On Egypt:  More than 85 percent of the employees surveyed who worked on activities related to USAID/Egypt agreed that the State Department had increased its influence over USAID programs since the start of the Arab Spring (Figure 5). A number of respondents said State steered Agency programs to address political rather than development needs. This dynamic had a profound effect on the mission’s ability to follow USAID’s guidance on designing and implementing developmentally sound projects. […] Some mission officials questioned the value of adhering to USAID’s project design procedures when the State Department had already decided a project’s fate. […] In this example, State’s desire to award education scholarships to women in Egypt was difficult to justify because university enrollment data showed that higher education enrollment and graduation rates for women are slightly higher than for men.  […] With so many differing voices and perspectives, USAID employees said they were not getting clear, consistent guidance. They described the situation as having “too many cooks in the kitchen.” One survey respondent wrote:

State (or White House) has had a very difficult time making decisions on USAID programming for Egypt . . . so USAID has been paralyzed and sent through twists and turns. State/White House difficulties in decisions may be expected given the fluid situation, but there has been excessive indecision, and mixed signals to USAID.

On Tunisia: The State Department placed strict restrictions on the number of USAID employees allowed to be in-country. As a result, most Agency activities were managed from Washington, D.C. … [O]ne survey respondent wrote, “I have been working on Tunisia for nearly 3 years now, and have designed programs to be carried out there, but I’ve never been. I don’t feel like I have been able to do my job to the best of my ability without that understanding of the situation on the ground.”

On Libya: The attacks in Benghazi on September 11, 2012, had a profound impact on USAID operations in Libya. According to one interviewee, after the attacks USAID did not want to attract too much political attention and put a number of Agency activities in Libya on hold. The period of inactivity lasted from September 2012 to September 2013. It was not until October 2013, after Prime Minister Ali Zeidan was abducted, that the U.S. Government refocused attention on Libya and funding for activities picked up again.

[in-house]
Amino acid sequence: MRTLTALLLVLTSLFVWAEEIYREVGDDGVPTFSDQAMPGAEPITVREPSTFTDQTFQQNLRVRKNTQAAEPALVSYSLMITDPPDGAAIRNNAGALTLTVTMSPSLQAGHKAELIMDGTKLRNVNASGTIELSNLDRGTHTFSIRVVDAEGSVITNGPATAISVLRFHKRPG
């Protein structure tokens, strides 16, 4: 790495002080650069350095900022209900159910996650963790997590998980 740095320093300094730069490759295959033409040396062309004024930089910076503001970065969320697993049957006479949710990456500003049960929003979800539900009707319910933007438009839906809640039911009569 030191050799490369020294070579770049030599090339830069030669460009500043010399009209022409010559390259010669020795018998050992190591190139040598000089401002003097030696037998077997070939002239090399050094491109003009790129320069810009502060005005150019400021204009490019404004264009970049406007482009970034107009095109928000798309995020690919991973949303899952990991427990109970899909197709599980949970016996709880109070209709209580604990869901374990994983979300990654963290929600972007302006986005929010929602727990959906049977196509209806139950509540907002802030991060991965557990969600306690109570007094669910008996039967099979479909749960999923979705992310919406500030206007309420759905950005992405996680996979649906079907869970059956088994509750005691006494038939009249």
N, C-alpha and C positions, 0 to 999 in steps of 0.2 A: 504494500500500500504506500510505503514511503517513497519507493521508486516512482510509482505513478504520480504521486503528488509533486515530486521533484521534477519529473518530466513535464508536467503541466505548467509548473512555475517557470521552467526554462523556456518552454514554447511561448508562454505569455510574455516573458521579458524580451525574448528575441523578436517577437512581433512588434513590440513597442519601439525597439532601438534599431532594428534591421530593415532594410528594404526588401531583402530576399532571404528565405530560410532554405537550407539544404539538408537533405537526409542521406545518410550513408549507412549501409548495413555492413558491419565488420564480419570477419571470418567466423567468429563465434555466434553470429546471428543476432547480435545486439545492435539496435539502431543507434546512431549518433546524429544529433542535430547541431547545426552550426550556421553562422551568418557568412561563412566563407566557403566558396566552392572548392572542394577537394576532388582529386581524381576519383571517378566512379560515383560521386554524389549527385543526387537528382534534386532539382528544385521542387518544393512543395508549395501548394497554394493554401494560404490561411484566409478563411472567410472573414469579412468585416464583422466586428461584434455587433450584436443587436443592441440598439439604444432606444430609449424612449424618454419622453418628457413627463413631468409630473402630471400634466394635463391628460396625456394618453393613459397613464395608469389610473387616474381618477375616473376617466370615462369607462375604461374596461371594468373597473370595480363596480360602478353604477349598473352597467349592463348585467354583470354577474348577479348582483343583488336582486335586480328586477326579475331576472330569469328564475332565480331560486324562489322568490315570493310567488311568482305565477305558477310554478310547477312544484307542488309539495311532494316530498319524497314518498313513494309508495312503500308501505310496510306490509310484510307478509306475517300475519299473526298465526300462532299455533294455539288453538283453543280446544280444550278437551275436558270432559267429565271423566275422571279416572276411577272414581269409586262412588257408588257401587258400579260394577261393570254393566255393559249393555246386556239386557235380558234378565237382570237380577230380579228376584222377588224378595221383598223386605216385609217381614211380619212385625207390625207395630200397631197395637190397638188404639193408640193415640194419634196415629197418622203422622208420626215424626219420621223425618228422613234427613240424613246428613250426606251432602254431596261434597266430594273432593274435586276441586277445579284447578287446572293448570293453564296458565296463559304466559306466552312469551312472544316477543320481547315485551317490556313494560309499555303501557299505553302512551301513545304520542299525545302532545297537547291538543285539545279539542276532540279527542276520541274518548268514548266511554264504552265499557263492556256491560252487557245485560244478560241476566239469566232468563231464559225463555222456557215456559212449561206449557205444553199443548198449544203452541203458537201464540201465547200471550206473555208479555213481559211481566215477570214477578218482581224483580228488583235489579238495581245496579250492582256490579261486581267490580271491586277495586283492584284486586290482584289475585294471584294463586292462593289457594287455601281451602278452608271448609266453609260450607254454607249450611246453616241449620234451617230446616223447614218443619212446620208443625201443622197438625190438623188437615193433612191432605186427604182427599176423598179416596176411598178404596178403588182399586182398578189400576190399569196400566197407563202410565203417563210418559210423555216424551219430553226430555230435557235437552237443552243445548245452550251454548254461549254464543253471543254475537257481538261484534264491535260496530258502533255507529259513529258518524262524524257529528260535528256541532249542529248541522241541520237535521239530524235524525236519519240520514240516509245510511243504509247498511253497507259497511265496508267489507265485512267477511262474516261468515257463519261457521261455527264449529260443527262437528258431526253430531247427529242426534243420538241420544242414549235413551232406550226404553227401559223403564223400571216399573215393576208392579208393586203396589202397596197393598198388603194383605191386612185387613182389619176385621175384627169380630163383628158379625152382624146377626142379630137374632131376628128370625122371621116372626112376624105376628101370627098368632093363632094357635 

Before the attacks, USAID had five employees in the country; afterward, only one was allowed to remain. Although his main priority then was to manage USAID/OTI projects in Libya, he also was asked to oversee four to five additional activities managed out of Washington—a stretch for any employee. As one survey respondent wrote, “The lack of people in the field in Libya (small footprint) means that DC overwhelms the field. People in the field are worked ragged.”

On Yemen: USAID/Yemen did not suffer from the challenges of unclear strategy that other USAID missions did in the region; 70 percent of respondents who worked on activities in Yemen believed that the Agency had a clear strategy for its post-Arab Spring activities (Figure 12). This is a stark contrast to responses related to USAID/Egypt, where only 22 percent believed that USAID had a clear strategy. …[O]ur survey also found a strong working relationship between USAID/Yemen and the State Department; the two often agreed on what needed to be done. […] Some respondents said the collaborative atmosphere was due to individual personalities and strong working relationships between USAID and State officials. One employee said because employees of both organizations lived and worked together in the close quarters, communication flowed freely as perspectives could be exchanged easily. …[O]ne senior USAID/Yemen official said, some of what needed to be done was so obvious that it was difficult for the two agencies not to agree.

Lessons Learned

The report offers 15 lessons learned including the development of a USAID transition plan at the country level, even if it may change. USAID/OIG says that by having a short-term transition plan, the Agency “would have a better platform to articulate its strategy, particularly when it disagrees with the decisions of other federal entities.”It also lists the following:

  • Resist the urge to implement large development projects that require the support of host governments immediately after a transition.
  • Prepare mission-level plans with Foreign Service Nationals (FSNs)—locally hired USAID employees who are not U.S. citizens—in case U.S. direct hires are evacuated. Evacuation of U.S. staff can be abrupt with only a few hours’ notice. People we interviewed recommended that U.S. staff develop plans with the mission’s FSN staff ahead of time, outlining roles, responsibilities, and modes of operation to prevent a standstill in operations in the event of an evacuation.
  • Get things in writing. When working in environments where USAID is getting input and instructions from organizations that are not familiar with Agency procedures, decisions made outside of USAID may be documented poorly. In such circumstances, it is important to remember to get things in writing.